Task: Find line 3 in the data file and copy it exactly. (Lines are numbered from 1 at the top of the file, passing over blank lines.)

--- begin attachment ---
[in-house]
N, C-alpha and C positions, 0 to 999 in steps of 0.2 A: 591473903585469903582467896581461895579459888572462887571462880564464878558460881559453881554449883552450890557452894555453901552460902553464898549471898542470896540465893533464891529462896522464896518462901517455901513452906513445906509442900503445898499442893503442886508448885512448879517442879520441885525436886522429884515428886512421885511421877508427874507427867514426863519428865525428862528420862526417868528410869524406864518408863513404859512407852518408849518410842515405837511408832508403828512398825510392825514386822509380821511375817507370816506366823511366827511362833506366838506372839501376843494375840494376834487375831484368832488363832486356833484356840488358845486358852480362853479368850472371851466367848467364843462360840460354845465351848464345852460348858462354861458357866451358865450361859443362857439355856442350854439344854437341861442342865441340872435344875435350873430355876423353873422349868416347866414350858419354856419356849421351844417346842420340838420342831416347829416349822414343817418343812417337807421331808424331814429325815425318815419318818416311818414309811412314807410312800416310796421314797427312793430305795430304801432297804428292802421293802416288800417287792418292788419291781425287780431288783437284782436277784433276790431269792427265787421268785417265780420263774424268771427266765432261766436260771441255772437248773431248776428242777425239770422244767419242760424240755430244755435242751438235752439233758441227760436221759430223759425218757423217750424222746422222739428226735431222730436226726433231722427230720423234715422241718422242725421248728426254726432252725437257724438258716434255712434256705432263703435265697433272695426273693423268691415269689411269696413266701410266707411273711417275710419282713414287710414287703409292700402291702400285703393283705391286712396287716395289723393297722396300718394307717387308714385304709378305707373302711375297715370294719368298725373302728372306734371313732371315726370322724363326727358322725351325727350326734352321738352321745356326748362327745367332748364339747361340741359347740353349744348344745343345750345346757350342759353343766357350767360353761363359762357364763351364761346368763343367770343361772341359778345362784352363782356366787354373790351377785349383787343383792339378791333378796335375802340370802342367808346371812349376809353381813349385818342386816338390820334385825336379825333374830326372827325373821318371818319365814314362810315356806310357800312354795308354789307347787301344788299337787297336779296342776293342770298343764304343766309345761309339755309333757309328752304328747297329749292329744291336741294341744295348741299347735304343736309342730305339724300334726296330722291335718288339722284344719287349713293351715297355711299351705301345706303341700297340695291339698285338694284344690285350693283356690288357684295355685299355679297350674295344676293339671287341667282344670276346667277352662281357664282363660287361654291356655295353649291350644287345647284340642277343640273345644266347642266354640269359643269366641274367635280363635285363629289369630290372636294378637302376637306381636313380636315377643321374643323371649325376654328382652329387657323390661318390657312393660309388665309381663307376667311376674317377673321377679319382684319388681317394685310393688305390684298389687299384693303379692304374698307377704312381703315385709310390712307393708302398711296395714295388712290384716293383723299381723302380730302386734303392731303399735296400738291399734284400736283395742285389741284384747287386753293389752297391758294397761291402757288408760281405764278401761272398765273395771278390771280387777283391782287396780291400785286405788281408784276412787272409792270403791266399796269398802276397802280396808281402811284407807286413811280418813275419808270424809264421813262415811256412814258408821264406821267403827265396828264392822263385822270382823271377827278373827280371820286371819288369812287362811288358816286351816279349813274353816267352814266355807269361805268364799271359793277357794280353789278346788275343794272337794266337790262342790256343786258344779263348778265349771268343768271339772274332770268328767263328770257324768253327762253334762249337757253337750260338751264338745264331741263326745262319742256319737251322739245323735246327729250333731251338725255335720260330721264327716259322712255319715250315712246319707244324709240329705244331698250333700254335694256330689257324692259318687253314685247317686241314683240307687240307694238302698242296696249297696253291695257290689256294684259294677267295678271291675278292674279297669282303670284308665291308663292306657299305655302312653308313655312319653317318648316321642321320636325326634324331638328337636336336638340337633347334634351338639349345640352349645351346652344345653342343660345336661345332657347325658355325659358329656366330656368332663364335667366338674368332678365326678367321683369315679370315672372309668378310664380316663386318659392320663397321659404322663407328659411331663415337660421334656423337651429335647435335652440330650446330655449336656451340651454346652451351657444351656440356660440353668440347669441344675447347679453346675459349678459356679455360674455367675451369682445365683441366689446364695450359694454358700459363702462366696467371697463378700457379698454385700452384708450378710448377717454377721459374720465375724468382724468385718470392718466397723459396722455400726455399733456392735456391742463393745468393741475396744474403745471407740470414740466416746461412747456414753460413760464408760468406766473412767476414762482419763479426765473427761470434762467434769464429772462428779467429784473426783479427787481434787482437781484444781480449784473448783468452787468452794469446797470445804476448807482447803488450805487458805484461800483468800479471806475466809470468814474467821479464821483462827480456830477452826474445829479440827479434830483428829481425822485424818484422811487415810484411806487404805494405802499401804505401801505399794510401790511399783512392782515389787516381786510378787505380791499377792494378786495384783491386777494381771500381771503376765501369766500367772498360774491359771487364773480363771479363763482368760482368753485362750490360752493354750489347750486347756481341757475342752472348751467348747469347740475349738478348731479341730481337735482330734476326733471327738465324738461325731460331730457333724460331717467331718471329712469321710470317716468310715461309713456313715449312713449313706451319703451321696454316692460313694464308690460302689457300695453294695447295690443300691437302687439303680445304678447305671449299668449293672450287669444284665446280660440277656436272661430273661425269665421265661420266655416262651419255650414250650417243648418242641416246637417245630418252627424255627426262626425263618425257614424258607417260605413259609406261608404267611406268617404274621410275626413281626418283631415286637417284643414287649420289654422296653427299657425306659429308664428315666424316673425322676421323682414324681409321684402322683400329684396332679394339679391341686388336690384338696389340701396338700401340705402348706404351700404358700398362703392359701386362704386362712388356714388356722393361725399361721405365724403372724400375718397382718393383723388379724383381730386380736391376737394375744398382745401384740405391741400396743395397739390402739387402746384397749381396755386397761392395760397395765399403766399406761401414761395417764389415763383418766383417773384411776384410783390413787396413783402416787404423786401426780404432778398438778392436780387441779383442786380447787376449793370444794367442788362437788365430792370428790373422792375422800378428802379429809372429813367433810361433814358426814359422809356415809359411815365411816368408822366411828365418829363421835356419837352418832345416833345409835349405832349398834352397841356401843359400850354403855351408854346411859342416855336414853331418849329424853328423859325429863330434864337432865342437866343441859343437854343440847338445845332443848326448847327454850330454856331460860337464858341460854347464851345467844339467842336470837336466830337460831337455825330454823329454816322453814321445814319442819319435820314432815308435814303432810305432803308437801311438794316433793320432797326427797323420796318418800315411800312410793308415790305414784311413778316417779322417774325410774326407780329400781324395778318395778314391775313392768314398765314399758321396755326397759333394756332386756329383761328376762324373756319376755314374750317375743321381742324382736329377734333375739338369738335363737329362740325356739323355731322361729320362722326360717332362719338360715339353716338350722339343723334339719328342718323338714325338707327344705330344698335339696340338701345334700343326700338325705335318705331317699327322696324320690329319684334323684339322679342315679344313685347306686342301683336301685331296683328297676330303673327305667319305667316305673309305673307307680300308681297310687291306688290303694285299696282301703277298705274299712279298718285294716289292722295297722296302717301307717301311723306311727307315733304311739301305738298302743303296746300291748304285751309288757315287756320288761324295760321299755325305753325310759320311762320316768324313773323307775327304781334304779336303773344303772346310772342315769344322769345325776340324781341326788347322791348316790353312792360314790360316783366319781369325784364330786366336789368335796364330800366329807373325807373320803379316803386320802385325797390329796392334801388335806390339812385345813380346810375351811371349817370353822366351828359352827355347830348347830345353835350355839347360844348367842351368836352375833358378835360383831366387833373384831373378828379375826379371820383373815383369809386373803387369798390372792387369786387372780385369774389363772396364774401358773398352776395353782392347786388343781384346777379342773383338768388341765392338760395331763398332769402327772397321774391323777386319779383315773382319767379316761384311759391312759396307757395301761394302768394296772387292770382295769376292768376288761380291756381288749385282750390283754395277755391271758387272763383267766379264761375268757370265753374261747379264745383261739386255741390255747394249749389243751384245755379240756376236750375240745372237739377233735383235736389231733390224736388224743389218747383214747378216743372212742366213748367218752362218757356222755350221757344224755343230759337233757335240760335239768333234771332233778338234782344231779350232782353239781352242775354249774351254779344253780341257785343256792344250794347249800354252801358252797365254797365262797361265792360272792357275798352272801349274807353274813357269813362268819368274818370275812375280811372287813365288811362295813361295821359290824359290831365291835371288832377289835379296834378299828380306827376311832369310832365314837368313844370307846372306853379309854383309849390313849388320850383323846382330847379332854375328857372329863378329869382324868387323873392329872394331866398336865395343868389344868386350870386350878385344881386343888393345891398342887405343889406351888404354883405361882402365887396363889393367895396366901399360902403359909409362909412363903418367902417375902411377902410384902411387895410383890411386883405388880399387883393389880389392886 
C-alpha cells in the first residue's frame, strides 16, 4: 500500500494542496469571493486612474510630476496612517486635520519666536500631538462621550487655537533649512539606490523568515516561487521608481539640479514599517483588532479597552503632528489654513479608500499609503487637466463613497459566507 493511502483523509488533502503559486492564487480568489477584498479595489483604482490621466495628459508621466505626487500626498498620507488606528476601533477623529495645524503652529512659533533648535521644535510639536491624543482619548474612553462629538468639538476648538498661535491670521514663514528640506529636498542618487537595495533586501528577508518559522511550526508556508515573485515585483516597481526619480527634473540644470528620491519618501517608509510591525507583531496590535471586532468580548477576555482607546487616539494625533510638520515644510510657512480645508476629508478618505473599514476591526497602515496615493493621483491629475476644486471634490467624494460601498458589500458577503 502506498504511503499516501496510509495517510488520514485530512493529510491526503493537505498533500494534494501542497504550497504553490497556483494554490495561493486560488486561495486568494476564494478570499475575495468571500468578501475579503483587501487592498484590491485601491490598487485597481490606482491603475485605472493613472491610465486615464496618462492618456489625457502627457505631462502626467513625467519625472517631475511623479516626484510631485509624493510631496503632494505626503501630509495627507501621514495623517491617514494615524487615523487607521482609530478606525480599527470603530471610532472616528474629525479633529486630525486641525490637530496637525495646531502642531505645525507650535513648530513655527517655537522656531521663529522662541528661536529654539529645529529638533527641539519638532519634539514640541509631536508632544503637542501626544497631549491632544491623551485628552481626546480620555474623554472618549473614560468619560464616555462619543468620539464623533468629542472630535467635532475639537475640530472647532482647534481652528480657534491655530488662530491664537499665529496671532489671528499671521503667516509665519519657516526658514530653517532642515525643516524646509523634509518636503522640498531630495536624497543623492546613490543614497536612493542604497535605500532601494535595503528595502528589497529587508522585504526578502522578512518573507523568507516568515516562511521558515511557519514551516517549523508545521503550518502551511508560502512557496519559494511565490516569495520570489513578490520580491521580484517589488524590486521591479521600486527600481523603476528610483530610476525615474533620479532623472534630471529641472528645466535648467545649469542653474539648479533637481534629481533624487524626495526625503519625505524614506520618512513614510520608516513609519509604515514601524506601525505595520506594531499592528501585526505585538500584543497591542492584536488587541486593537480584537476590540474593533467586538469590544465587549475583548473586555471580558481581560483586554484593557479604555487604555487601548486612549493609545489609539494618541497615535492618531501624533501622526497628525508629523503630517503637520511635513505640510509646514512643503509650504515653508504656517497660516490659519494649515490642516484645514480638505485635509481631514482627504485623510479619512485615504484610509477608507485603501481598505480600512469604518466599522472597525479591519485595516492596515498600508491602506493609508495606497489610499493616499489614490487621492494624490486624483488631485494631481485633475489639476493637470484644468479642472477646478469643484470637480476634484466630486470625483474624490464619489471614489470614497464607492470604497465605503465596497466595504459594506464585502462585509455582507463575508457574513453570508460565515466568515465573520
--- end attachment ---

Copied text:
C-alpha cells in the first residue's frame, strides 16, 4: 500500500494542496469571493486612474510630476496612517486635520519666536500631538462621550487655537533649512539606490523568515516561487521608481539640479514599517483588532479597552503632528489654513479608500499609503487637466463613497459566507 493511502483523509488533502503559486492564487480568489477584498479595489483604482490621466495628459508621466505626487500626498498620507488606528476601533477623529495645524503652529512659533533648535521644535510639536491624543482619548474612553462629538468639538476648538498661535491670521514663514528640506529636498542618487537595495533586501528577508518559522511550526508556508515573485515585483516597481526619480527634473540644470528620491519618501517608509510591525507583531496590535471586532468580548477576555482607546487616539494625533510638520515644510510657512480645508476629508478618505473599514476591526497602515496615493493621483491629475476644486471634490467624494460601498458589500458577503 502506498504511503499516501496510509495517510488520514485530512493529510491526503493537505498533500494534494501542497504550497504553490497556483494554490495561493486560488486561495486568494476564494478570499475575495468571500468578501475579503483587501487592498484590491485601491490598487485597481490606482491603475485605472493613472491610465486615464496618462492618456489625457502627457505631462502626467513625467519625472517631475511623479516626484510631485509624493510631496503632494505626503501630509495627507501621514495623517491617514494615524487615523487607521482609530478606525480599527470603530471610532472616528474629525479633529486630525486641525490637530496637525495646531502642531505645525507650535513648530513655527517655537522656531521663529522662541528661536529654539529645529529638533527641539519638532519634539514640541509631536508632544503637542501626544497631549491632544491623551485628552481626546480620555474623554472618549473614560468619560464616555462619543468620539464623533468629542472630535467635532475639537475640530472647532482647534481652528480657534491655530488662530491664537499665529496671532489671528499671521503667516509665519519657516526658514530653517532642515525643516524646509523634509518636503522640498531630495536624497543623492546613490543614497536612493542604497535605500532601494535595503528595502528589497529587508522585504526578502522578512518573507523568507516568515516562511521558515511557519514551516517549523508545521503550518502551511508560502512557496519559494511565490516569495520570489513578490520580491521580484517589488524590486521591479521600486527600481523603476528610483530610476525615474533620479532623472534630471529641472528645466535648467545649469542653474539648479533637481534629481533624487524626495526625503519625505524614506520618512513614510520608516513609519509604515514601524506601525505595520506594531499592528501585526505585538500584543497591542492584536488587541486593537480584537476590540474593533467586538469590544465587549475583548473586555471580558481581560483586554484593557479604555487604555487601548486612549493609545489609539494618541497615535492618531501624533501622526497628525508629523503630517503637520511635513505640510509646514512643503509650504515653508504656517497660516490659519494649515490642516484645514480638505485635509481631514482627504485623510479619512485615504484610509477608507485603501481598505480600512469604518466599522472597525479591519485595516492596515498600508491602506493609508495606497489610499493616499489614490487621492494624490486624483488631485494631481485633475489639476493637470484644468479642472477646478469643484470637480476634484466630486470625483474624490464619489471614489470614497464607492470604497465605503465596497466595504459594506464585502462585509455582507463575508457574513453570508460565515466568515465573520